|Ronni Solbert in 2009
(photo: Jessamyn West)
Ronni Solbert, an artist whose "joyful illustrations" helped make The Pushcart War--a children's novel about peaceful resistance to injustice, written by her partner, Jean Merrill--a classic, died June 9, the New York Times reported. She was 96. Solbert's illustrations, "at once urbane and emotional, very much in the vein of midcentury New Yorker cartoons, were likely to have contributed to its rapid elevation into the pantheon of children's literature." Merrill died in 2012.
In 1961, Solbert and Merrill were living on the north side of Tompkins Square Park, in Manhattan's East Village. When the Parks Department "announced plans to tear out many of the park's benches, chess tables and centenarian trees to make room for a softball field, the neighbors rose in opposition, writing letters, organizing protests and forming the Committee for the Preservation of Tompkins Square Park," the Times noted. The local activism helped inspire Solbert and Merrill to create a young adult novel.
In 2014, Solbert told the Valley News in Vermont, where she and Merrill had moved in 1970, that they had already published several books together and would collaborate on 18 in all, but The Pushcart War (1964) was their greatest achievement.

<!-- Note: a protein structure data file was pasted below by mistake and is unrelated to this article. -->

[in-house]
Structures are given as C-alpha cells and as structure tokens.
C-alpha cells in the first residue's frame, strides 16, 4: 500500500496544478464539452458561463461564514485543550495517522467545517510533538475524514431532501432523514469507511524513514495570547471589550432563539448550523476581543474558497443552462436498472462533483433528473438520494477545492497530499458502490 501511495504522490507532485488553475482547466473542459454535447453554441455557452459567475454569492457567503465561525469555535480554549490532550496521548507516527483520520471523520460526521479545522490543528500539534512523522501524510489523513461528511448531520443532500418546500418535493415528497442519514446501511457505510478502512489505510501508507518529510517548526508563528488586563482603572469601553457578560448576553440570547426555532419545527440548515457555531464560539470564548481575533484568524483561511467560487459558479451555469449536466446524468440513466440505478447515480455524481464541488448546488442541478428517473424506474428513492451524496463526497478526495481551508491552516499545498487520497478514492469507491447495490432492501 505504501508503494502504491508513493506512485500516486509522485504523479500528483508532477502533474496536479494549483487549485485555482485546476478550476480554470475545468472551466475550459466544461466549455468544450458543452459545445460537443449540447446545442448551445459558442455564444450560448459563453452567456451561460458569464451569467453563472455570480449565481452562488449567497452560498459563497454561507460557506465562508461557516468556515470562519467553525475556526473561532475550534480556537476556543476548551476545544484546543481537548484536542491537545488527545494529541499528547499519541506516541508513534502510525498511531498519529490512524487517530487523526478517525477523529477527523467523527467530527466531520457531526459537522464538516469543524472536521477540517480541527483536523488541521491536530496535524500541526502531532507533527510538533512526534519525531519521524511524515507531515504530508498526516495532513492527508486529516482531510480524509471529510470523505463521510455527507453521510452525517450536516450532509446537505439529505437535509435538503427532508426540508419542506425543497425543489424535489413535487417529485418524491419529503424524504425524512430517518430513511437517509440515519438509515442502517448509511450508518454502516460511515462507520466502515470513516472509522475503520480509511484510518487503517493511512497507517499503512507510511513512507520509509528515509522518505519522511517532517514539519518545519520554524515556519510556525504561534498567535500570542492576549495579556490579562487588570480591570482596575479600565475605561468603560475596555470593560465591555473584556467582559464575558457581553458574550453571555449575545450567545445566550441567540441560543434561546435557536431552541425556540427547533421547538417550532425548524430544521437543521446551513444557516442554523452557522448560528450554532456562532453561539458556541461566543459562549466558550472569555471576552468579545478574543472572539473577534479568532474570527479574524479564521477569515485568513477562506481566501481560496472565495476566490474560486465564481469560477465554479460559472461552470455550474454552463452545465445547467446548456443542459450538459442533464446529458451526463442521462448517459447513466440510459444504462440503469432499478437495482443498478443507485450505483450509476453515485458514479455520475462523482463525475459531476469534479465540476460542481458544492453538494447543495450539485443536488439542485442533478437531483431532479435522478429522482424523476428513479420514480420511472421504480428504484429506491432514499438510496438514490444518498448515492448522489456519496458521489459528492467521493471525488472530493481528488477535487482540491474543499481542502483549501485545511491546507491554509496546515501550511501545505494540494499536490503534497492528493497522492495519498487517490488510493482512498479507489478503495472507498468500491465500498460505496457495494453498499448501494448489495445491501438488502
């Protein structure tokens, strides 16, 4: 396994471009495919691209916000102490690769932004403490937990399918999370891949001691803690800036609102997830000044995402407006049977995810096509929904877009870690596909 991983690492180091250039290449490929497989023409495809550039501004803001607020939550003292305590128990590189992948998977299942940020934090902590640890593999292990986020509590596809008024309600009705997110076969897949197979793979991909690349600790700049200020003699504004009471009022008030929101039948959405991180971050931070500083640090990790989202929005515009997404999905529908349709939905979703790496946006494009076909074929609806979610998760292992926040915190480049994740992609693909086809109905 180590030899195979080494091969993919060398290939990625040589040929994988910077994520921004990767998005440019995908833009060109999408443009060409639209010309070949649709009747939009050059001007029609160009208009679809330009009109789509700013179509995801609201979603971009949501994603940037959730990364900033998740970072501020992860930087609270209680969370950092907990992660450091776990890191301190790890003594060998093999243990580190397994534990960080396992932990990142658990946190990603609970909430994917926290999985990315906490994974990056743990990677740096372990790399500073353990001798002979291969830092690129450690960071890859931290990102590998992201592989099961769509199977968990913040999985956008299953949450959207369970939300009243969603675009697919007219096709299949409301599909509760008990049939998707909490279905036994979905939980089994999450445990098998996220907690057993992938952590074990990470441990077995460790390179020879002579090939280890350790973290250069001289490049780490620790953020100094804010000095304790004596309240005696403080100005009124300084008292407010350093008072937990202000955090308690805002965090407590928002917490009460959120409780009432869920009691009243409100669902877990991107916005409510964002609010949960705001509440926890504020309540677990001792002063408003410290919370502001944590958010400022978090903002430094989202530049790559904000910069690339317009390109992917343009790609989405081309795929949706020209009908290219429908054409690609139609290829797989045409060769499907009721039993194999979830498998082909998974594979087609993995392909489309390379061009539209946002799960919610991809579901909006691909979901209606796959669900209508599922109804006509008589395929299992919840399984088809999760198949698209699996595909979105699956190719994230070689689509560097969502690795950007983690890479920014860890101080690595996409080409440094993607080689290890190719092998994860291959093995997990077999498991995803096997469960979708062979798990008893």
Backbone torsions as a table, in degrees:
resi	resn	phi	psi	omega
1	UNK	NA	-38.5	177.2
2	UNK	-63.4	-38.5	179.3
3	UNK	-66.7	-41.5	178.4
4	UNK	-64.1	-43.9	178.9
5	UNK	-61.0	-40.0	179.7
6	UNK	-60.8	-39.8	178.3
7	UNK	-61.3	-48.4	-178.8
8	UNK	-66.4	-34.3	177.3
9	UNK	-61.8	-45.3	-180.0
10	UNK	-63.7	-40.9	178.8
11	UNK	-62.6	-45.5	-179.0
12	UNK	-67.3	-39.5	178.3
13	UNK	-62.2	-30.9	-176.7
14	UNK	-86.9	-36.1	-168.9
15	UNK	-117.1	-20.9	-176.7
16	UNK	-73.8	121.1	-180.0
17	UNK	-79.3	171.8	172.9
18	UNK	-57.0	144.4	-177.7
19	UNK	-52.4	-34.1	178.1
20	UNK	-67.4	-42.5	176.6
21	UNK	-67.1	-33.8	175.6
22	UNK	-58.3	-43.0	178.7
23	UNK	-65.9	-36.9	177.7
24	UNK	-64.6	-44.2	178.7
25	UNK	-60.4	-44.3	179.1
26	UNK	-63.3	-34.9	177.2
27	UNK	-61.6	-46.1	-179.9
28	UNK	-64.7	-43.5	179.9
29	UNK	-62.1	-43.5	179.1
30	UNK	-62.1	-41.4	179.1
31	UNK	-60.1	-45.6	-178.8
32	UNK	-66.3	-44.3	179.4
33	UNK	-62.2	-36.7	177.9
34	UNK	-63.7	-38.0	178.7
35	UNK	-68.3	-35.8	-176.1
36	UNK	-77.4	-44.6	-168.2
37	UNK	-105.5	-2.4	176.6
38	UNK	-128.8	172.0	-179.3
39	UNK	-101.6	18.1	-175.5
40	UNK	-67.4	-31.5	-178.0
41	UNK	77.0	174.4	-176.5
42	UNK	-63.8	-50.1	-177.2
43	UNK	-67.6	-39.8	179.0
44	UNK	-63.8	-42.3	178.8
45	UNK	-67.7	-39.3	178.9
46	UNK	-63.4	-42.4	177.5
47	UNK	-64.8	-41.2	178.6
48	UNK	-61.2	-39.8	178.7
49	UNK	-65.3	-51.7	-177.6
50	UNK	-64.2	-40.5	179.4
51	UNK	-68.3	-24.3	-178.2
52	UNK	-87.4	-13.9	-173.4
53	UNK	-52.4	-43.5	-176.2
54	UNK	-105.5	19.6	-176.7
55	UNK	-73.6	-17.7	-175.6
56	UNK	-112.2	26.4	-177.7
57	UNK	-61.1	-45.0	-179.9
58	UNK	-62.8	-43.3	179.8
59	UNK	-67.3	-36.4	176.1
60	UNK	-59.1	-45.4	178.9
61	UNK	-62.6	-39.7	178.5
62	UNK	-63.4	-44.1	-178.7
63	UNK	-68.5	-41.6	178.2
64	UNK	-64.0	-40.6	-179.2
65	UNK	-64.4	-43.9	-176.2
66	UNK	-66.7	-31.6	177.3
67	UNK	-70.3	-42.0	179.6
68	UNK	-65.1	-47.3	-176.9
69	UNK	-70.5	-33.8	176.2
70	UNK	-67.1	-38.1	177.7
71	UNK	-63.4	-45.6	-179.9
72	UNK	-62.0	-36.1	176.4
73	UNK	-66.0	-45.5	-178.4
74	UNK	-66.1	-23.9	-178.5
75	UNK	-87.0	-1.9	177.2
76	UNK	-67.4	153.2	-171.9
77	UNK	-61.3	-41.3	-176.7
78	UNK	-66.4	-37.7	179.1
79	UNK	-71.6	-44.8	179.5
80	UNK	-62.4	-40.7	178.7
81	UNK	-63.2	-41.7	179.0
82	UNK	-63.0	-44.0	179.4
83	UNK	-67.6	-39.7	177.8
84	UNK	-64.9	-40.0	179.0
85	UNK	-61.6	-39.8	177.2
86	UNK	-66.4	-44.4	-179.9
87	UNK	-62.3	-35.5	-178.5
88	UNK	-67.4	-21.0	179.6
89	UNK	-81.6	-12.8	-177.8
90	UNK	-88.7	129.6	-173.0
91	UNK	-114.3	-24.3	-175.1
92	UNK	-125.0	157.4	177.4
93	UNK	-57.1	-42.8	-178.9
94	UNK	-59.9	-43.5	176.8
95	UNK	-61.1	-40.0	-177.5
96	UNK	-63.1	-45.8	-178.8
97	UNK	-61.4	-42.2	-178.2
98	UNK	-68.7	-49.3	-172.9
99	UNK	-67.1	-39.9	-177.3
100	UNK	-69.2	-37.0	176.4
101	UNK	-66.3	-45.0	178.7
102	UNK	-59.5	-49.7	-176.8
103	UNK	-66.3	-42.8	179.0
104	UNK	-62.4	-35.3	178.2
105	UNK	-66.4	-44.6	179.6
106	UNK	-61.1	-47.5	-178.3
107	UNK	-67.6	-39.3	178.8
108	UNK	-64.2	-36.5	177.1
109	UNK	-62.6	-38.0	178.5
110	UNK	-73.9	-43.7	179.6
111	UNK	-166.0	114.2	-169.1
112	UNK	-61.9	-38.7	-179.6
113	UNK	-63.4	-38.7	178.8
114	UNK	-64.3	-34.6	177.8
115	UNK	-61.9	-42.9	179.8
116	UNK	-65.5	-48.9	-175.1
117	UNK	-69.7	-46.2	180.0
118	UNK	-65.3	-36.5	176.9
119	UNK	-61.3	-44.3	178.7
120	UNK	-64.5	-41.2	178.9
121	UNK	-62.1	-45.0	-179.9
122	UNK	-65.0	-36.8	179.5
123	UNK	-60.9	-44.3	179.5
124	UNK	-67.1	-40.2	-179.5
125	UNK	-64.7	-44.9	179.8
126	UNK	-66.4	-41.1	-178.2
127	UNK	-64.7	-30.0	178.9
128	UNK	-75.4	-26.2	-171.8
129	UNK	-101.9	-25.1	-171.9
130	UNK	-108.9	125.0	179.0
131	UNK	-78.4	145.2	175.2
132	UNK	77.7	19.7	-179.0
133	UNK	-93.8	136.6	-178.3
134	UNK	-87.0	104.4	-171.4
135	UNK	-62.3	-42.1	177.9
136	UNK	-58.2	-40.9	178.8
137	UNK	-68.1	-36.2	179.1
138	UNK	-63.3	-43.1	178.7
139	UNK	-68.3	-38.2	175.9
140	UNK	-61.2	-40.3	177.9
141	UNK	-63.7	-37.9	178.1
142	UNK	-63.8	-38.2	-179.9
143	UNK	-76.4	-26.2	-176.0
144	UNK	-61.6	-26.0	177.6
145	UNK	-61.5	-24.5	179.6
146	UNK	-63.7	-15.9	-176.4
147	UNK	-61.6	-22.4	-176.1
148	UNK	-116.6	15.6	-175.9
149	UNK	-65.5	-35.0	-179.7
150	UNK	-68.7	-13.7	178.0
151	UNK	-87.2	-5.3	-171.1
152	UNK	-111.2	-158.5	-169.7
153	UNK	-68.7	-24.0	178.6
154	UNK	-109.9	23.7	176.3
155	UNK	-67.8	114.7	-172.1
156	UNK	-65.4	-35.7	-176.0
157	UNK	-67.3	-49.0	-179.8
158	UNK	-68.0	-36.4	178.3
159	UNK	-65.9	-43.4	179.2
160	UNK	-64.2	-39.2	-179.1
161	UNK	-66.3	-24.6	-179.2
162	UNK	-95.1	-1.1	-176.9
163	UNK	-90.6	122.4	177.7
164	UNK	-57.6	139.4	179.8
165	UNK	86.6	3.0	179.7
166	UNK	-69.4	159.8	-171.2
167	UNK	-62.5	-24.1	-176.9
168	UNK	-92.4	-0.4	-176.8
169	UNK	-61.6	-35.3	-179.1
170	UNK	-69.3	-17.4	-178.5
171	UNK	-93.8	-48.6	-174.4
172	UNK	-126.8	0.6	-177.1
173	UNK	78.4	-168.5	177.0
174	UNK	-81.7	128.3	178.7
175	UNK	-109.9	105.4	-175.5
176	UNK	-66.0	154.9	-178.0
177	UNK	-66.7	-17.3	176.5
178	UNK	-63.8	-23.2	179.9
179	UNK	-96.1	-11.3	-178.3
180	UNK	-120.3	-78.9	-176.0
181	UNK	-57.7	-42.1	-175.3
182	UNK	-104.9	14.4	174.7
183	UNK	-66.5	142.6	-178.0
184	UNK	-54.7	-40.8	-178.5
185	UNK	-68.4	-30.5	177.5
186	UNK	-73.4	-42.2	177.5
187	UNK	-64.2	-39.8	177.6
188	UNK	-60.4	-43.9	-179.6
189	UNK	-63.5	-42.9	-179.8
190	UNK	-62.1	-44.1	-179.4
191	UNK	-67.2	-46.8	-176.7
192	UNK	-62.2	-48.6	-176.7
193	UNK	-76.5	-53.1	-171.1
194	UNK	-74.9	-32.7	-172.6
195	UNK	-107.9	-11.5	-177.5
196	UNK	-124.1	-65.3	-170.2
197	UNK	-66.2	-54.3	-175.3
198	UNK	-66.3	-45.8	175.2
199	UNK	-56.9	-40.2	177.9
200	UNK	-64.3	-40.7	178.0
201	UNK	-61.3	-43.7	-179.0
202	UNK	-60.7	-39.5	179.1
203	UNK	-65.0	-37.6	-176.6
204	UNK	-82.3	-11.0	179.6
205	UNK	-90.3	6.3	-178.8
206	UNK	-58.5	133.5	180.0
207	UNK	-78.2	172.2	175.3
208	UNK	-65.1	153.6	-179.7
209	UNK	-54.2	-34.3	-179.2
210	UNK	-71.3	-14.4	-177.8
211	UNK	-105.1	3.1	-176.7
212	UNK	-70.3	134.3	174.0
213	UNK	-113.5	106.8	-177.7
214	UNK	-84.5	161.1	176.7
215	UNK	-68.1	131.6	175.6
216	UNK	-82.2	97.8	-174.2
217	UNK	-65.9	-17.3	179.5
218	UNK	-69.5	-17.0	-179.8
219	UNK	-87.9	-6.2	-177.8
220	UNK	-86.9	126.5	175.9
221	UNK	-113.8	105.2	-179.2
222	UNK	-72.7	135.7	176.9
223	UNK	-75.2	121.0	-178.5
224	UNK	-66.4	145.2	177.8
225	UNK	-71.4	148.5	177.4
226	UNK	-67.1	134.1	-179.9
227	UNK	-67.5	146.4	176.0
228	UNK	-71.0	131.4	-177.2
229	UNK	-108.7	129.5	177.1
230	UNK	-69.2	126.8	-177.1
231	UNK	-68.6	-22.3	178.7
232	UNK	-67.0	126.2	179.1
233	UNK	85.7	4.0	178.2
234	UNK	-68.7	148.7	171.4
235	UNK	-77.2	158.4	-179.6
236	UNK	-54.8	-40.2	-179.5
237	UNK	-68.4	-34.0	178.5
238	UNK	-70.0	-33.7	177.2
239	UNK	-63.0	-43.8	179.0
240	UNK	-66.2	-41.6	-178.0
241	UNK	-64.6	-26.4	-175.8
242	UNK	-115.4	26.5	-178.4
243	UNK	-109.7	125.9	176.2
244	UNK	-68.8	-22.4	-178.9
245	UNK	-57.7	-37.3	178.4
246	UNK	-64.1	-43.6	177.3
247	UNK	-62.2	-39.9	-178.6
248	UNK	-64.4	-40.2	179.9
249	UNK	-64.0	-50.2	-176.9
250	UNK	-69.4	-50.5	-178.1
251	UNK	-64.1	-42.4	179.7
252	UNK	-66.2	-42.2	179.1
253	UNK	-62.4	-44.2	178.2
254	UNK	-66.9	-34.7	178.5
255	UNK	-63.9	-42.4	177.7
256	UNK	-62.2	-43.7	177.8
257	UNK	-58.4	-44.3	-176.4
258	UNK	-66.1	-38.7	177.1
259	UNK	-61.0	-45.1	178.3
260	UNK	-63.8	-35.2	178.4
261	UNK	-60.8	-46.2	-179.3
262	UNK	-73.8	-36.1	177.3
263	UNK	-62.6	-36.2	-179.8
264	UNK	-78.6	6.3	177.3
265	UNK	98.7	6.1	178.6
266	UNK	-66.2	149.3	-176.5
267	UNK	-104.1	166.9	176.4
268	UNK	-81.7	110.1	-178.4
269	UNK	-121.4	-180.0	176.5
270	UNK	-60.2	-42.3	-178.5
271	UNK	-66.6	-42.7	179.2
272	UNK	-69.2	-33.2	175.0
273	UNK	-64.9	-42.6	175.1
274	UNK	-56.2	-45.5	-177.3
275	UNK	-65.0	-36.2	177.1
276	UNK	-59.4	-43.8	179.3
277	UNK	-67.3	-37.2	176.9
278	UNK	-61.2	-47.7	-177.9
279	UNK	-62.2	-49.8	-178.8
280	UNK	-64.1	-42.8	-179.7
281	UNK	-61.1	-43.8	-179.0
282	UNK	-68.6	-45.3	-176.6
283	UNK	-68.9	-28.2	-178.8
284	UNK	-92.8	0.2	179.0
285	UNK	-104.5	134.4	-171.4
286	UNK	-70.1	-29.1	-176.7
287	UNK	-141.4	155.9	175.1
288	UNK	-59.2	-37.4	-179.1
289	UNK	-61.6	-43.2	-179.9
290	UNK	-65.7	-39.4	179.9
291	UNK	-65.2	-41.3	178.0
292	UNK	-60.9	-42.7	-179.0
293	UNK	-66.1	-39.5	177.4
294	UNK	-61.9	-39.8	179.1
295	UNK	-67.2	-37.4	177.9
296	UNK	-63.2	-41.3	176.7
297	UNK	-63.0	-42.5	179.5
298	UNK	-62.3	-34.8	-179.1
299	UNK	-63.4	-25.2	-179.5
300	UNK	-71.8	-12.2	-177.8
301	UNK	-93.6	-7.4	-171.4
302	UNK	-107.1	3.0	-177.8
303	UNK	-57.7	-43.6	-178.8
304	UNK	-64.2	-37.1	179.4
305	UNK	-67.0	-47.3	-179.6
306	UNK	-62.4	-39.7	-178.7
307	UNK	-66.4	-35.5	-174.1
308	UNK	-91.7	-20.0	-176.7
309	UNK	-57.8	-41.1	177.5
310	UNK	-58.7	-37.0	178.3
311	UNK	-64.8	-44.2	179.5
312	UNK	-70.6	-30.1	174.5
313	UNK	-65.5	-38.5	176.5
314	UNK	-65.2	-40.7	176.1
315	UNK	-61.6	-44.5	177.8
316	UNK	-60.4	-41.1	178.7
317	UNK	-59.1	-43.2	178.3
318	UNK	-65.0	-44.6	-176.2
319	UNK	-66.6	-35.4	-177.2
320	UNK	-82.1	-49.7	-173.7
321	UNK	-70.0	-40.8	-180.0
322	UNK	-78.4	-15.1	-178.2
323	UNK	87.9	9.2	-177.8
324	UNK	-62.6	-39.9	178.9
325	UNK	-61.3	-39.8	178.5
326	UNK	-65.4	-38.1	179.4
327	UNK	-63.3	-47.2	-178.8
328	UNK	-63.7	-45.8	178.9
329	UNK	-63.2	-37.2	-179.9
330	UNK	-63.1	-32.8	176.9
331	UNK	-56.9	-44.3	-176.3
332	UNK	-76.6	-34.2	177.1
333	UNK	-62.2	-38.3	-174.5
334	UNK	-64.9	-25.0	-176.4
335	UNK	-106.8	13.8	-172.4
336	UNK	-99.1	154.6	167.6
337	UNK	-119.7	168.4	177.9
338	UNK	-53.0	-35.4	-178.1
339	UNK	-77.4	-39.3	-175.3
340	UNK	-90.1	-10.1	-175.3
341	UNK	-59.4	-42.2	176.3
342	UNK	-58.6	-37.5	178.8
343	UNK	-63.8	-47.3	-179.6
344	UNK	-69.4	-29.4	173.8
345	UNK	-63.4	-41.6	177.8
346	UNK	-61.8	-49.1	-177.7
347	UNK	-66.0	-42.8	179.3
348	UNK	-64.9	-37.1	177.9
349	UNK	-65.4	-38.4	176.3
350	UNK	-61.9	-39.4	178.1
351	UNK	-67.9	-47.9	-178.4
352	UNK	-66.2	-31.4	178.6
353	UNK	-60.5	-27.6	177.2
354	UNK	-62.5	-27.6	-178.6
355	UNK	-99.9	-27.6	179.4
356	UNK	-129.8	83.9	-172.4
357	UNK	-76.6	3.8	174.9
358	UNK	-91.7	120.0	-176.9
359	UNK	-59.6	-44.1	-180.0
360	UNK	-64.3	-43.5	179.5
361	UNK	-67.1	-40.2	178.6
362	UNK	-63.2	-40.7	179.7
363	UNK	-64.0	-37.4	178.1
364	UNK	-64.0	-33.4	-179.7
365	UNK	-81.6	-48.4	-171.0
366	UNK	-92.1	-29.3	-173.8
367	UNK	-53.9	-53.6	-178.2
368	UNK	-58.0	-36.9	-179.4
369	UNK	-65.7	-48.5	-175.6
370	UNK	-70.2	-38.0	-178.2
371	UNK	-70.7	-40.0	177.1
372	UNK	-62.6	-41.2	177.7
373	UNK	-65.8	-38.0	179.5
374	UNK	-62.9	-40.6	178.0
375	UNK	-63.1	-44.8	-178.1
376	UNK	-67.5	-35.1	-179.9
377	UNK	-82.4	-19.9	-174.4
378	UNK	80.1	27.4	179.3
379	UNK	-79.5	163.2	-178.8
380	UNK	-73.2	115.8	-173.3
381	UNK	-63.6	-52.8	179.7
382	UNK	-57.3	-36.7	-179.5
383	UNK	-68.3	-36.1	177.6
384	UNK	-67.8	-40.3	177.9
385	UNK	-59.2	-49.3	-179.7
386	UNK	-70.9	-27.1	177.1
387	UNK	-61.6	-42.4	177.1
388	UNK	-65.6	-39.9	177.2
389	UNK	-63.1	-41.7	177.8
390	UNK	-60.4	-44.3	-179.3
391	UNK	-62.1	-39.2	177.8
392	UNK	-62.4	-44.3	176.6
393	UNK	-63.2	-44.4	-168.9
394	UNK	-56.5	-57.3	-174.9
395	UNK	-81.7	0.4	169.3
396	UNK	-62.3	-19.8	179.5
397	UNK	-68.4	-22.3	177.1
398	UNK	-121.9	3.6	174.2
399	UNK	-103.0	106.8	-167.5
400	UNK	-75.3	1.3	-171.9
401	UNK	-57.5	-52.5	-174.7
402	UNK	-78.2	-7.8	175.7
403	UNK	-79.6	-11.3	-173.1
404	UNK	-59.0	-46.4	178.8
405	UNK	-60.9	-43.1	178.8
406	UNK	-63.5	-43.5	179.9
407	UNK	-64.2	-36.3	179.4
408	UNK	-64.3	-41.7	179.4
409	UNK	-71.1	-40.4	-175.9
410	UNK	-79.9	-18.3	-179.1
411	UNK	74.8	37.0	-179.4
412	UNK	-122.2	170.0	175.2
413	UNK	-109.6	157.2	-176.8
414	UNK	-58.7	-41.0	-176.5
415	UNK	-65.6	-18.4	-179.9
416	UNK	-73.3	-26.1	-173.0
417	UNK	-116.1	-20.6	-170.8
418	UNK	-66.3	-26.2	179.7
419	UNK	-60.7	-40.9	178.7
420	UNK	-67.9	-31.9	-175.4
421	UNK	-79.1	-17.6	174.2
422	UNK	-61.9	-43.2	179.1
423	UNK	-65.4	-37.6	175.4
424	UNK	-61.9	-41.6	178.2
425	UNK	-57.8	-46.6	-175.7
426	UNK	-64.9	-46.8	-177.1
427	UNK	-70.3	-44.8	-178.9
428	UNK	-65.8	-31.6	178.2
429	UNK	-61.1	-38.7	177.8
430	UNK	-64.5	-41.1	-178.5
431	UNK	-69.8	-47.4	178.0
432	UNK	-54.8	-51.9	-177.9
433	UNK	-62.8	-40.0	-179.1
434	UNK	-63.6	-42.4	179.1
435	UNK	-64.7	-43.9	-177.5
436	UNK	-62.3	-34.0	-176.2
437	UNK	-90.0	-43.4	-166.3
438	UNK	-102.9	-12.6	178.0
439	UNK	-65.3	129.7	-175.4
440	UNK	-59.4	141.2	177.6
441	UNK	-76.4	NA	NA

Among the many fans of The Pushcart War was the playwright Tony Kushner, who at one point hoped to adapt it as a screenplay and later wrote a blurb for an edition published by New York Review Books in 2014. "The book gave me a point of entrance--my first, I imagine--into the world of resistance to political and economic injustice and chicanery," he wrote. "It made opposition, even nonviolent civil disobedience, seem fun and right and necessary and heroic, and something even someone as powerless as a kid could and should undertake."
As a painter, Solbert "was fairly successful, with 17 of her works included in the Museum of Modern Art's 'New Talent' exhibition in 1959," the Times wrote. She had also started illustrating children's books. Solbert met Merrill soon after arriving in New York. They released their first book together, Henry the Hand-Painted Mouse, in 1951, and went on to collaborate on 17 more, including The Black Sheep (1969). In addition to writing three books of her own, she also illustrated the poet Gwendolyn Brooks's Bronzeville Boys and Girls (1956) and The Two Runaways by Aline Havard (1959).
"Art is my sanity, joy, frustration and passion," Solbert wrote in an artist's statement. "My subject is the human animal, our relationship with each other and to the world we inhabit. I want the work to invite reflection, open perspectives and challenge the viewers' emotional and intellectual responses."